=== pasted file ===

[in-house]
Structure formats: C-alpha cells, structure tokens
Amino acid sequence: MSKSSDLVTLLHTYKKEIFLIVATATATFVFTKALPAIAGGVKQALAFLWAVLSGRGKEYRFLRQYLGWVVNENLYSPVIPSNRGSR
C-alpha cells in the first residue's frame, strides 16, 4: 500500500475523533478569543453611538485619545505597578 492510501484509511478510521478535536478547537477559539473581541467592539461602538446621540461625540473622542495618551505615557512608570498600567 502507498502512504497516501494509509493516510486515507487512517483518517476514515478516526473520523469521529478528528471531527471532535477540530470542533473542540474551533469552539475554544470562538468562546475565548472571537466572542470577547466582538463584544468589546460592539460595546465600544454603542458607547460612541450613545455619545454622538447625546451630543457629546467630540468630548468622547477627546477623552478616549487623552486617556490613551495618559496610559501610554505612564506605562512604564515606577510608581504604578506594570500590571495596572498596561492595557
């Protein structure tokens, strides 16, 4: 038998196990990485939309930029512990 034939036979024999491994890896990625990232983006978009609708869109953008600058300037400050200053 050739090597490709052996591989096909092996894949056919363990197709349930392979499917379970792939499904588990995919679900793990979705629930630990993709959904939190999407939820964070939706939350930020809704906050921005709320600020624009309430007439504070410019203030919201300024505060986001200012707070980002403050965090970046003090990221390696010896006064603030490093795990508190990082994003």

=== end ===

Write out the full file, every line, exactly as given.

[in-house]
Structure formats: C-alpha cells, structure tokens
Amino acid sequence: MSKSSDLVTLLHTYKKEIFLIVATATATFVFTKALPAIAGGVKQALAFLWAVLSGRGKEYRFLRQYLGWVVNENLYSPVIPSNRGSR
C-alpha cells in the first residue's frame, strides 16, 4: 500500500475523533478569543453611538485619545505597578 492510501484509511478510521478535536478547537477559539473581541467592539461602538446621540461625540473622542495618551505615557512608570498600567 502507498502512504497516501494509509493516510486515507487512517483518517476514515478516526473520523469521529478528528471531527471532535477540530470542533473542540474551533469552539475554544470562538468562546475565548472571537466572542470577547466582538463584544468589546460592539460595546465600544454603542458607547460612541450613545455619545454622538447625546451630543457629546467630540468630548468622547477627546477623552478616549487623552486617556490613551495618559496610559501610554505612564506605562512604564515606577510608581504604578506594570500590571495596572498596561492595557
């Protein structure tokens, strides 16, 4: 038998196990990485939309930029512990 034939036979024999491994890896990625990232983006978009609708869109953008600058300037400050200053 050739090597490709052996591989096909092996894949056919363990197709349930392979499917379970792939499904588990995919679900793990979705629930630990993709959904939190999407939820964070939706939350930020809704906050921005709320600020624009309430007439504070410019203030919201300024505060986001200012707070980002403050965090970046003090990221390696010896006064603030490093795990508190990082994003």